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Author Topic: Bleeding Stripers [FAQ]  (Read 17790 times)
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Hotrod
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« on: March 15, 2007, 03:50:28 PM »

[FAQ] I've heard of "Bleeding out your Striper" Is this really necessary and what is the proper technique?
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robsrodnreel
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« Reply #1 on: March 15, 2007, 09:29:00 PM »

hmm, i dont think its neccessary, ive never done it and ive never had a bad striper.  i guess it cant hurt.  but then again, alot of people swear by bleeding out a deer, eventhough it does nothing for the meat
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Capt Craig
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« Reply #2 on: March 16, 2007, 10:40:54 AM »

I don't think you need to do it. I have tried eating Striper both ways and have not noticed a difference in the taste. I do carry a lot of ice in the fish box to ice all fish heading to the cleaning table. I will put some sea water in the box to make a brine solution. The ice along with the salt water will help keep the meet firm. I do this for all species.

As far as cleaning fish. After I clean the days catch, whatever the species I put the fillets in bags for my customers and tell them not to rinse the fish until they are ready to eat the catch. If they are going to freeze any, wrap the fish the way they like but don't rinse until you defrost the fish to eat it.

If you have a vacuum seal machine that's the best way to freeze and store fish or any food for a long period of time. I just opened a bag of Striper two nights ago that was caught back in November and it was great. I have had fish frozen for up to a year and its been fine.
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drome
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« Reply #3 on: March 17, 2007, 10:44:22 PM »

Ok, I fish every sept in Montauk, and three years agao the captains bled the fish for the first time ever and now they don't again.   I've eaten fish many times in both forms and to be honest with you I don't think it matters.  Icing the fish ASAP is a must as I believe this stops the red blood marks you get on some of the fillets.  One common technique I witness by all of the captains is that they all fill a cooler with chopped ice and before heading back they head towards the south side of the lighthouse and fill the ice cooler with fresh saltwater.  They use this saltwater to rinse the fillets.

Another trick I'll let everyone in on... If you do not own a shrink sealer... Here's another way to get the same effect without it.

Put the fillets in a zip lock bag.  Before zipping it closed fill up a small bucket with water.  Lower the shrink wrap bag slowly in the water being careful not to get the water inside of the bag.  The pressure of the water practically pushes all the air out of the bag and gets the almost shrink sealed effect.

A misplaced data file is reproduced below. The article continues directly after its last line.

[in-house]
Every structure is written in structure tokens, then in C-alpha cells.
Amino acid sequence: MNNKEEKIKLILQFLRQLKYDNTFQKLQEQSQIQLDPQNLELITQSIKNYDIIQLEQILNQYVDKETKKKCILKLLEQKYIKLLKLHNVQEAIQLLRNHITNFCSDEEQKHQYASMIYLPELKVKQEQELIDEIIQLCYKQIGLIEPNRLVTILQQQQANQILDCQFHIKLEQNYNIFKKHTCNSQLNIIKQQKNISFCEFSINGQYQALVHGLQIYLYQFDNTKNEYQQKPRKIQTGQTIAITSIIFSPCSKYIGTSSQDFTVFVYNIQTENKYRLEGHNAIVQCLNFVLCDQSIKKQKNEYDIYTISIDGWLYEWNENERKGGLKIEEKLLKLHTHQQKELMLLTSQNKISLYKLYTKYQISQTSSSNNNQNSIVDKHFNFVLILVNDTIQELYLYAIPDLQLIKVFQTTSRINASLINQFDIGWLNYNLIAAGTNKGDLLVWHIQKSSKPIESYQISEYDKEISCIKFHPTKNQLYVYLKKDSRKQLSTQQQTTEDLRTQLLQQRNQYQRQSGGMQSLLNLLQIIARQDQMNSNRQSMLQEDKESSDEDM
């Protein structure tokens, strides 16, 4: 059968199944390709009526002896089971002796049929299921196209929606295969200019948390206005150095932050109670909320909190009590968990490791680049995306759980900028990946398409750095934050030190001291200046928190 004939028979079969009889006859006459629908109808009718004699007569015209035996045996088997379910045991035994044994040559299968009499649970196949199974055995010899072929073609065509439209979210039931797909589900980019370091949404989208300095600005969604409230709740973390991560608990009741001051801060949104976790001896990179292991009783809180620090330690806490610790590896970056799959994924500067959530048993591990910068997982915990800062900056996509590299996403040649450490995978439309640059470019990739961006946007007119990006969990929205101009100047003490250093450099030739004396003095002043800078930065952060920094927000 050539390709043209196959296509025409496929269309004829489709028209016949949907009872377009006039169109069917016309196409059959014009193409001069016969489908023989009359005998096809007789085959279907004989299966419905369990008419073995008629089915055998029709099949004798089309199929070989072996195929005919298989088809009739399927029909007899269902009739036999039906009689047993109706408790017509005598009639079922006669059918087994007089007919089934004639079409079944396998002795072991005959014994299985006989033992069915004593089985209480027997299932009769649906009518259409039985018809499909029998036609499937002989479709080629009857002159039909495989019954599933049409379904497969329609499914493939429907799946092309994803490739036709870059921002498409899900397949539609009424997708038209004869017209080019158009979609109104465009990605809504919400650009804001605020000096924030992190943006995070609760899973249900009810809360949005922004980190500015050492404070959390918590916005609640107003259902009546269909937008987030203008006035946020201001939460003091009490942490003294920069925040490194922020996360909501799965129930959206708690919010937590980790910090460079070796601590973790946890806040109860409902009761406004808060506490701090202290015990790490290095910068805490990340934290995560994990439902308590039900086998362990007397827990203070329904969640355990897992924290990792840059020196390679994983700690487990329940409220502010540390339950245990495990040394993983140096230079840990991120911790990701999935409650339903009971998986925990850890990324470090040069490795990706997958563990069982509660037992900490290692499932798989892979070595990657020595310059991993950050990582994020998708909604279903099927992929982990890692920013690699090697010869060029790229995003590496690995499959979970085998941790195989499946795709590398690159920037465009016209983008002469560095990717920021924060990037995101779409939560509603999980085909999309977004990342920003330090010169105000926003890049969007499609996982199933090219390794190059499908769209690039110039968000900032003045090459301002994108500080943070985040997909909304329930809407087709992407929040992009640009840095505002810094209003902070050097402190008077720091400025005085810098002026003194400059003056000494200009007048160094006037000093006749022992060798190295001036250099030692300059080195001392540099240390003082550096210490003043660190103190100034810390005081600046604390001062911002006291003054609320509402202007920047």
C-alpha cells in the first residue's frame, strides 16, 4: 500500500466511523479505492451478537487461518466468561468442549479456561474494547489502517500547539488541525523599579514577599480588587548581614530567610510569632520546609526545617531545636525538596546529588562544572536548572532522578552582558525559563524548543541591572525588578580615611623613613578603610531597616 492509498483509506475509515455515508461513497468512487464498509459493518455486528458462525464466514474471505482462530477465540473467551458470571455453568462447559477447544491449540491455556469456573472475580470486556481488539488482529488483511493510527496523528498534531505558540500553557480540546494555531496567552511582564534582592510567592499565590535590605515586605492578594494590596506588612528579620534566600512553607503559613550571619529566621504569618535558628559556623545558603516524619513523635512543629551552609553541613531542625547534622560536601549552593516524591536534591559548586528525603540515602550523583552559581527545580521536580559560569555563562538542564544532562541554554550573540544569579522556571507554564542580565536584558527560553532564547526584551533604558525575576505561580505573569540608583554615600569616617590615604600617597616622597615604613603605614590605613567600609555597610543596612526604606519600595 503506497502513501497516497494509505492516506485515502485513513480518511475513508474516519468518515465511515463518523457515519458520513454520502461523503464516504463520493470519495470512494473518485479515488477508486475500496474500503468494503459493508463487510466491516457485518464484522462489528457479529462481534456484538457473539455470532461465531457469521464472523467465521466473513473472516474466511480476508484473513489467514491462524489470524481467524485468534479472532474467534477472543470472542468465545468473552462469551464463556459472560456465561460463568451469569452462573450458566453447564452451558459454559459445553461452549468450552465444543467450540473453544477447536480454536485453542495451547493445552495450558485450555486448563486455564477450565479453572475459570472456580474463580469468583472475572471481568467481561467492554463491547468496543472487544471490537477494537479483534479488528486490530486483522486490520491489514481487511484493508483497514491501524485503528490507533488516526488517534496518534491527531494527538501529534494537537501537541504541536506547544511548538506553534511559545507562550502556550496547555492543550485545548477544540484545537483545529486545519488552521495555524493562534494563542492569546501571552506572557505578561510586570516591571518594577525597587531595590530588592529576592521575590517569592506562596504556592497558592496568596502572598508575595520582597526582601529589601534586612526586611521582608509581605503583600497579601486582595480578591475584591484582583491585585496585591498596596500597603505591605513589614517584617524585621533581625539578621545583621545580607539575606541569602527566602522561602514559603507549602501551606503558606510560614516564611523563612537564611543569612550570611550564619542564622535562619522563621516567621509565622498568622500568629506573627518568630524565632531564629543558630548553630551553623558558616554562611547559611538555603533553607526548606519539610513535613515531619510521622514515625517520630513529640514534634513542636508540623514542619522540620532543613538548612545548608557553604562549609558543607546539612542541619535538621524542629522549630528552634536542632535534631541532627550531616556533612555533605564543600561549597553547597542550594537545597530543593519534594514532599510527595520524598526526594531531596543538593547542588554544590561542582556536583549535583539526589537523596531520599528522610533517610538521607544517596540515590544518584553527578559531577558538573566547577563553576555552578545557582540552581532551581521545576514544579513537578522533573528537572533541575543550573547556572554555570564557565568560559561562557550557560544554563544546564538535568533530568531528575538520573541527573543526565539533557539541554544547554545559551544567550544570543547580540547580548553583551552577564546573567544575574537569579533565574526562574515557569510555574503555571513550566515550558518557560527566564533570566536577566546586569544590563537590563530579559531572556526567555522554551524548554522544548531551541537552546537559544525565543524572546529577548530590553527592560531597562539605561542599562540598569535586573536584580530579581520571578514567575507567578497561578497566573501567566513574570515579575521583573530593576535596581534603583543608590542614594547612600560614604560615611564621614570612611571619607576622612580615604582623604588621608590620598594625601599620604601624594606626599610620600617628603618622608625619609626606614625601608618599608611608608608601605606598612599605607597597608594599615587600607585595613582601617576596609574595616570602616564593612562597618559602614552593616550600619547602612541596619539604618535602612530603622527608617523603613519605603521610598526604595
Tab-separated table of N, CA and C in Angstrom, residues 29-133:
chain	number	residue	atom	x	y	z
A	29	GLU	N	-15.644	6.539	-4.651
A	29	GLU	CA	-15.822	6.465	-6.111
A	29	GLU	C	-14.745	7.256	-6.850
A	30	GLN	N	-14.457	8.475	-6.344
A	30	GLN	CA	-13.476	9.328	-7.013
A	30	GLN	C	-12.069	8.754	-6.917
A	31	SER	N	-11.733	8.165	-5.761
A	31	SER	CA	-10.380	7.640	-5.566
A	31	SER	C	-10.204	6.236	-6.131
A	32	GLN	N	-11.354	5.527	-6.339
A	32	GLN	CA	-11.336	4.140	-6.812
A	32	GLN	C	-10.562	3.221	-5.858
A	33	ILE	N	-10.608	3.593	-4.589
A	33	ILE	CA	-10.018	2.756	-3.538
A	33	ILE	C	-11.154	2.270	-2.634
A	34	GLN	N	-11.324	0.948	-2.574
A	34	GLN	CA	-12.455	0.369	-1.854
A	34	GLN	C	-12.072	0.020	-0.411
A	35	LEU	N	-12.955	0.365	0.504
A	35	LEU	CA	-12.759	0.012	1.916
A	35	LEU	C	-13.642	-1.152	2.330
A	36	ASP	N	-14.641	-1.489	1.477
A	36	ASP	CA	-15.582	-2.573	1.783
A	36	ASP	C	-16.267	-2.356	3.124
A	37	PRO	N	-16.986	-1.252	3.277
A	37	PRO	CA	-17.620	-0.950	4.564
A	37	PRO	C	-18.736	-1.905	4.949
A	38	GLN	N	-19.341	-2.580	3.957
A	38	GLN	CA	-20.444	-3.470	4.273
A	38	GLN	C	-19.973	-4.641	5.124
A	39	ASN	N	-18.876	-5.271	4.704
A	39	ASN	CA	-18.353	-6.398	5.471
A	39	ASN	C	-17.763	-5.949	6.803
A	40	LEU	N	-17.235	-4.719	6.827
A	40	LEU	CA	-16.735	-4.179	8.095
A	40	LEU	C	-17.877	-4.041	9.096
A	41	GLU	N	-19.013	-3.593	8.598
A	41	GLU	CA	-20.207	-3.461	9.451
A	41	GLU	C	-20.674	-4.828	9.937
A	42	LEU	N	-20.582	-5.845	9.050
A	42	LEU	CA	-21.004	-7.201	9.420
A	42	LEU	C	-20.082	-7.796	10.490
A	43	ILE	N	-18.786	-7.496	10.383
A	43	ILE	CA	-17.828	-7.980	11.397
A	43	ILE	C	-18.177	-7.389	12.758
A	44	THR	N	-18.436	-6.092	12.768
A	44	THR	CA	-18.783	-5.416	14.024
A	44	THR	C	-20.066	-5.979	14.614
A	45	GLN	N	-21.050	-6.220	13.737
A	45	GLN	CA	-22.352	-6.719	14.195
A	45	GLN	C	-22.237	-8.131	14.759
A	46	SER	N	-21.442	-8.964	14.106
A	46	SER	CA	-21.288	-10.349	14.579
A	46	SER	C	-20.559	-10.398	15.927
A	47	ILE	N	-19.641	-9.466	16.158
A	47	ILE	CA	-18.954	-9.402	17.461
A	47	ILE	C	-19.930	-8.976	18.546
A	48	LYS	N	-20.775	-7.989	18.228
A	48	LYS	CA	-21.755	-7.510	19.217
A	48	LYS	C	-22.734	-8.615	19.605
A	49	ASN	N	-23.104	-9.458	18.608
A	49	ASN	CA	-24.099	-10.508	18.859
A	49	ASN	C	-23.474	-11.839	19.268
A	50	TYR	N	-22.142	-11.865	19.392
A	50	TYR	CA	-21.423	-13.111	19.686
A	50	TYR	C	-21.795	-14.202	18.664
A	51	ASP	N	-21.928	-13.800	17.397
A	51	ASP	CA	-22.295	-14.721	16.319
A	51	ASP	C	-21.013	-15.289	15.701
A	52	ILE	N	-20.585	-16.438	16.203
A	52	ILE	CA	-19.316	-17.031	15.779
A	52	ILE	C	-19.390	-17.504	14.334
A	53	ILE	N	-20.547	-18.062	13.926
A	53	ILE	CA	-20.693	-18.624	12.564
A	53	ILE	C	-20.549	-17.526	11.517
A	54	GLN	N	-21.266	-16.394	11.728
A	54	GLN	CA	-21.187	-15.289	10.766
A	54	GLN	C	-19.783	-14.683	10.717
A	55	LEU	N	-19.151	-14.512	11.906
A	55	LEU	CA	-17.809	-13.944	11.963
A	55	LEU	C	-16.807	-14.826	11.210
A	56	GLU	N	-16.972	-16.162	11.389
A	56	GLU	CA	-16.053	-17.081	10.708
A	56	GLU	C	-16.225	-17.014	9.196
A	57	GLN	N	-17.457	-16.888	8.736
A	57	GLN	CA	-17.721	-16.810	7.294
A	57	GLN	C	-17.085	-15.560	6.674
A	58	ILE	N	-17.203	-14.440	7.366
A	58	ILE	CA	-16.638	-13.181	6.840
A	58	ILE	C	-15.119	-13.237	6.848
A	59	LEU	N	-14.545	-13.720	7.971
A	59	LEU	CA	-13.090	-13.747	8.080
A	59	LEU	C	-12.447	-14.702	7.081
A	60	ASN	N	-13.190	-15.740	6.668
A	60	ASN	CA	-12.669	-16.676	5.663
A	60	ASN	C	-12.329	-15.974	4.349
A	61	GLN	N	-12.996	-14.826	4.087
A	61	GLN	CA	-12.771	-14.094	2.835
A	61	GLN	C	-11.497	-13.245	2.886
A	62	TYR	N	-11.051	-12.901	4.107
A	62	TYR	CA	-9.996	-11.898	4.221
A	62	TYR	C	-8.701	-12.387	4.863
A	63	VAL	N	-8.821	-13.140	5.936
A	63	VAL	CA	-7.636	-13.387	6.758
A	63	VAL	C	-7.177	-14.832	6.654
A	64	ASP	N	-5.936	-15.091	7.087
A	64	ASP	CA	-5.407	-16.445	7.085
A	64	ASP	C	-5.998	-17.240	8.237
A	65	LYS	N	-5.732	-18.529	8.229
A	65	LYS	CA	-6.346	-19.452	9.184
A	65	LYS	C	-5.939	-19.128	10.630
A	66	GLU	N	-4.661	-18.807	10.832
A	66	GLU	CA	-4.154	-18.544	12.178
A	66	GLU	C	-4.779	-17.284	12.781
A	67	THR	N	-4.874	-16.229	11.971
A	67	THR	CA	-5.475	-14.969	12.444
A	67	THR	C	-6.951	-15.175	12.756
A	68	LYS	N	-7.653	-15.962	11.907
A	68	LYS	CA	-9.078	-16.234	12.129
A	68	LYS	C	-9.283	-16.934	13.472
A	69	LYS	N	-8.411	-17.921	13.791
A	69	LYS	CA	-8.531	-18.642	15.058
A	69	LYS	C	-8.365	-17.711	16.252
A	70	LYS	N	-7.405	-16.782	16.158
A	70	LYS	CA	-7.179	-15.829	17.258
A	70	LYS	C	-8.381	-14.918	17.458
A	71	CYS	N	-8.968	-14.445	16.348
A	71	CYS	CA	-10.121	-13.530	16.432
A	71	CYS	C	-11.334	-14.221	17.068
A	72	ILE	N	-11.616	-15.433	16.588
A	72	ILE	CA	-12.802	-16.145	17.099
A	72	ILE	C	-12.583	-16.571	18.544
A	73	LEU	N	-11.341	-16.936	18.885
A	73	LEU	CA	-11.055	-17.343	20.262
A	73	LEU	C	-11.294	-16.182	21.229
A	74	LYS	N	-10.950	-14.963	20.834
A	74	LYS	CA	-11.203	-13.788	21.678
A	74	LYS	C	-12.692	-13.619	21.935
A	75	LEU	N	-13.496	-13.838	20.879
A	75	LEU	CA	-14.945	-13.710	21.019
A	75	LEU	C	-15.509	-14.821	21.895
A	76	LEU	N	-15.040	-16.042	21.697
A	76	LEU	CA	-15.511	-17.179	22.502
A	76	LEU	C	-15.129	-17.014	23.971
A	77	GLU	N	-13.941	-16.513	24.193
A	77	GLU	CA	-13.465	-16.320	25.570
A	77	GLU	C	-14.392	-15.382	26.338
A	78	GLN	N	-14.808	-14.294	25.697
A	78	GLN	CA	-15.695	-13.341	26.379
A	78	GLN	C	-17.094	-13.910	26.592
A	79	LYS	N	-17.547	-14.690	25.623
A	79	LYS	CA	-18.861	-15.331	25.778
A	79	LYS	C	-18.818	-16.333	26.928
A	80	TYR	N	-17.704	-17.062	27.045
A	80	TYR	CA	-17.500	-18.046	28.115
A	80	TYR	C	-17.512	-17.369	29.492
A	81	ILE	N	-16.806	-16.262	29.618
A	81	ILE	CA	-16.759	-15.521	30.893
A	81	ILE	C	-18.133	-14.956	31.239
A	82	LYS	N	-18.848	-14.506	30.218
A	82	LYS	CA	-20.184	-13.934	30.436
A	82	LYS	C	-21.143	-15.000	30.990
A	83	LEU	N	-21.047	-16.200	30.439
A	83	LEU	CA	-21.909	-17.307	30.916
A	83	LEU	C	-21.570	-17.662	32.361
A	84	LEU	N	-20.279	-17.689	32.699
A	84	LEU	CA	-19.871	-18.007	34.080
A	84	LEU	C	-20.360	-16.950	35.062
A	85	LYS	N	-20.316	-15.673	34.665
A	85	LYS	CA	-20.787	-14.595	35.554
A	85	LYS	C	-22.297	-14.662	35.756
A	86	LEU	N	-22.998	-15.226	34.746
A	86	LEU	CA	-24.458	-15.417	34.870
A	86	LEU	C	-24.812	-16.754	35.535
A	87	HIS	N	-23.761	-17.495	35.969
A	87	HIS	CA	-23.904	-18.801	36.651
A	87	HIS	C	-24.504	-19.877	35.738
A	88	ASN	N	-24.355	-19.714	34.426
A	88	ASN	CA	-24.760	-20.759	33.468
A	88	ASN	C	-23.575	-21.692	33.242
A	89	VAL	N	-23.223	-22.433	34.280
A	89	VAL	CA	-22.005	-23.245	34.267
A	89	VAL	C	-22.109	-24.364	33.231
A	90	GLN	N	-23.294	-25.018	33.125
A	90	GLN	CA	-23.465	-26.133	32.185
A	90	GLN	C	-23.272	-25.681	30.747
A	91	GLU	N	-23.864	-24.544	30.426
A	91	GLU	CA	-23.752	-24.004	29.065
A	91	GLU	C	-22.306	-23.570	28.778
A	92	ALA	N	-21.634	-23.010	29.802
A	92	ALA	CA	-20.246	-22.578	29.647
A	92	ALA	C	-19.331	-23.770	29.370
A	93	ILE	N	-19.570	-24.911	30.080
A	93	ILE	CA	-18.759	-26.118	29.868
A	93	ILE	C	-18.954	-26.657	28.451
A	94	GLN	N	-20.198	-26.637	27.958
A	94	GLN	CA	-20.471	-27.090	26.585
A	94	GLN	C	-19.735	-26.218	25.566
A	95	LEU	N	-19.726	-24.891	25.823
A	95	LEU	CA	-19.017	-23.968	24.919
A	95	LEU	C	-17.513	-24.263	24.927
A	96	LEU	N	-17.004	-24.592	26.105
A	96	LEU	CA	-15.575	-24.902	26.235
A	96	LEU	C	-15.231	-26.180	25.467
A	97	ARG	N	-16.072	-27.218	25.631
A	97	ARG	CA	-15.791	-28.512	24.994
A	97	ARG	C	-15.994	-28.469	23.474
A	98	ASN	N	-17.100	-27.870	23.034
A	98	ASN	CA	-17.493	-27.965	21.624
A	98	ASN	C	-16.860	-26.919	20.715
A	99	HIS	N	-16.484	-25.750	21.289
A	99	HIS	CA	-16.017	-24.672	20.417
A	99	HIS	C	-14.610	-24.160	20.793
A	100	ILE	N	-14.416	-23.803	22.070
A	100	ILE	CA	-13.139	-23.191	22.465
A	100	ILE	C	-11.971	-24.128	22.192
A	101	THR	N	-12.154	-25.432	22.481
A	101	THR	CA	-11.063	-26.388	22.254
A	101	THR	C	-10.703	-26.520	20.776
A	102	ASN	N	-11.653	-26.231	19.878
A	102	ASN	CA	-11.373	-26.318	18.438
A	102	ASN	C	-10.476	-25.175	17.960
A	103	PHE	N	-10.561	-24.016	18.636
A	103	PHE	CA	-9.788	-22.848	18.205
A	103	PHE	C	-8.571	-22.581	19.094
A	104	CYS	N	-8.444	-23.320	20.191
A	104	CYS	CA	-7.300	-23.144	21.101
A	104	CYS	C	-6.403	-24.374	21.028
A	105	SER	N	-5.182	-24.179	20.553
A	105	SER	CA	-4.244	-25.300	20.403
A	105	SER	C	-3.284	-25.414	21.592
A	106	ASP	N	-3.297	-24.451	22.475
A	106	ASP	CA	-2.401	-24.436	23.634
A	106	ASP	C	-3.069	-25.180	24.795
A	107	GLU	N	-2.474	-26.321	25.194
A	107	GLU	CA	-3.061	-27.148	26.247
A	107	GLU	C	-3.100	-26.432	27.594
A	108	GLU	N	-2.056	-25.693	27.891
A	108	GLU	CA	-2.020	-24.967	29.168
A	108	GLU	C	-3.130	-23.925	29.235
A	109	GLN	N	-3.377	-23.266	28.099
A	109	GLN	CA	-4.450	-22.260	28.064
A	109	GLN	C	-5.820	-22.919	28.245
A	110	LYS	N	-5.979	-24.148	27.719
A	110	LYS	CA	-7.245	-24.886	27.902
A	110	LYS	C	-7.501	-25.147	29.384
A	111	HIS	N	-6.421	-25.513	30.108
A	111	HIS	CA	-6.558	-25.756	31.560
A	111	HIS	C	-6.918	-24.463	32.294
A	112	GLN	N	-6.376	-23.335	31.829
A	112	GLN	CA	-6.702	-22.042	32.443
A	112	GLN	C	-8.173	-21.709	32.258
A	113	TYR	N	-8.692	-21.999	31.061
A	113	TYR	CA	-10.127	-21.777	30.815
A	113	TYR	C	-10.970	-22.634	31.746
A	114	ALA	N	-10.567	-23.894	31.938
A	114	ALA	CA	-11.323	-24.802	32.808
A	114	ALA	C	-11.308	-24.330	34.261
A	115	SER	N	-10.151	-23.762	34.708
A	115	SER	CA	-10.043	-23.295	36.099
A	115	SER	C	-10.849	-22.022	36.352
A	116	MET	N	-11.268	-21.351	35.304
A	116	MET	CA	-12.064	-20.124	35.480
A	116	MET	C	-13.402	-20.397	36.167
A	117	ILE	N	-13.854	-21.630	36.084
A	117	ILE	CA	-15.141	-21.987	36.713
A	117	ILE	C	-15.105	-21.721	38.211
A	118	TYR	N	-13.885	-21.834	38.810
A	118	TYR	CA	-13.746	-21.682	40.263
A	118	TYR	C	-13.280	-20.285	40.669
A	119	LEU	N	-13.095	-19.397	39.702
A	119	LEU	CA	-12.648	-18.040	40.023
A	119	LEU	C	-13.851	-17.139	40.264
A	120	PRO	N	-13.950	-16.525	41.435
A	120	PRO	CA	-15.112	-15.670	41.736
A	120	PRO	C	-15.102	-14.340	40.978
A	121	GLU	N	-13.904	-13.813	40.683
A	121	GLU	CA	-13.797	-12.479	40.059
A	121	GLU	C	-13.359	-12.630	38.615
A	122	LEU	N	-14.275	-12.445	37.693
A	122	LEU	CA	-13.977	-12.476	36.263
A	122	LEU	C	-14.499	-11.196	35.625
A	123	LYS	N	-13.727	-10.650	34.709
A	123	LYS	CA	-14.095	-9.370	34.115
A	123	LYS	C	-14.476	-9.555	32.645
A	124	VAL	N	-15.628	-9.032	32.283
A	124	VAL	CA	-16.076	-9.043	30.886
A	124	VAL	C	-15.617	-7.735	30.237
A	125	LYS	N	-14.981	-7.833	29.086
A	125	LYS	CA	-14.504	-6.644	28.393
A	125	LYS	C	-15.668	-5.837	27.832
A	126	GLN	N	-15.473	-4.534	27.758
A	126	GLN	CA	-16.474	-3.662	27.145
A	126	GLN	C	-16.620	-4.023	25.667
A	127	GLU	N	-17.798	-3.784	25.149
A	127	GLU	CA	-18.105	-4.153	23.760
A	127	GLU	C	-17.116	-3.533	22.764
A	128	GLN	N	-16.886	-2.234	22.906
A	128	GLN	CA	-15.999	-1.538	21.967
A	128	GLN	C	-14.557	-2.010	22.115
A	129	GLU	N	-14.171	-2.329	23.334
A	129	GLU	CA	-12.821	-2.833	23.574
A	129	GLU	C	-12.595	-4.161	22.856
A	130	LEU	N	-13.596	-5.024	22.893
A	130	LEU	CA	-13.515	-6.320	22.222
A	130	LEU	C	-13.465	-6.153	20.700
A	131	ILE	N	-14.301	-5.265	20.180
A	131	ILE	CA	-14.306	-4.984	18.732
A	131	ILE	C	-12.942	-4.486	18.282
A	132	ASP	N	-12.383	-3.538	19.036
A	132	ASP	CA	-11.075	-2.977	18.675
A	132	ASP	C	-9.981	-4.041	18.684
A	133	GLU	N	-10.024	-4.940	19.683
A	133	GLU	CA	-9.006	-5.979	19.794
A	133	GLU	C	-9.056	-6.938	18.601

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CAPT. JOHN K.
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« Reply #4 on: April 23, 2007, 03:16:53 PM »

The only fish I bleed are bluefish. I do this because they are usually a bit more oilier than stripers. As soon as I cut them they're put in the cooler that has iced brine. This seems to get rid of some of the "gamey taste" that people seem to object to. After filleting I remove the belly flaps and the dark stripe down the middle of the fillet. This is to remove the possibility of PCB's in the fatty tissue.
                     Capt. John K.
                     TAT-TAT TOO III

 PS: I skin to fillets.
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Luna Sea 5
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« Reply #5 on: April 23, 2007, 09:37:40 PM »

[FAQ] I've heard of "Bleeding out your Striper" Is this really necessary and what is the proper technique?

With any fish, you should bleed it.  Just Tony Soprano it from gill to gill and heavily ice it. 
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« Reply #6 on: April 23, 2007, 10:40:56 PM »

I tried it ,never noticed any thing,but I do it when the fishing is slow
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Mate Mike
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« Reply #7 on: April 30, 2007, 04:45:54 PM »

I have had stripers both ways and it didn't seem to make a difference.  But with blackfish it does - when you bleed a blackfish you can even see the difference in the meat color
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Capt. Bud
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« Reply #8 on: May 28, 2007, 03:28:51 PM »

Take two stripers, one that was bled and one that wasn't,  filet both at the same time and you will see a big difference in the color of the filet's.  The one that was bled will be much whiter in color than the one that wasn't bled.  To me, that translates to a better tasteing fish.  On the Splinter, we bleed all our stripers.
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CapBob
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« Reply #9 on: May 28, 2007, 03:53:13 PM »

I never bleed them out, but I always have an icy salt water brine in the fishbox which keeps them fresh until you get to the dock Wink
« Last Edit: July 02, 2007, 08:57:00 PM by CaptBob » Logged
Capt. Bud
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« Reply #10 on: May 28, 2007, 07:02:27 PM »

Capt. Bob,
No question, the icy salt water is the only way to go.  I don't understand fisherman that don't carry ice with theml.
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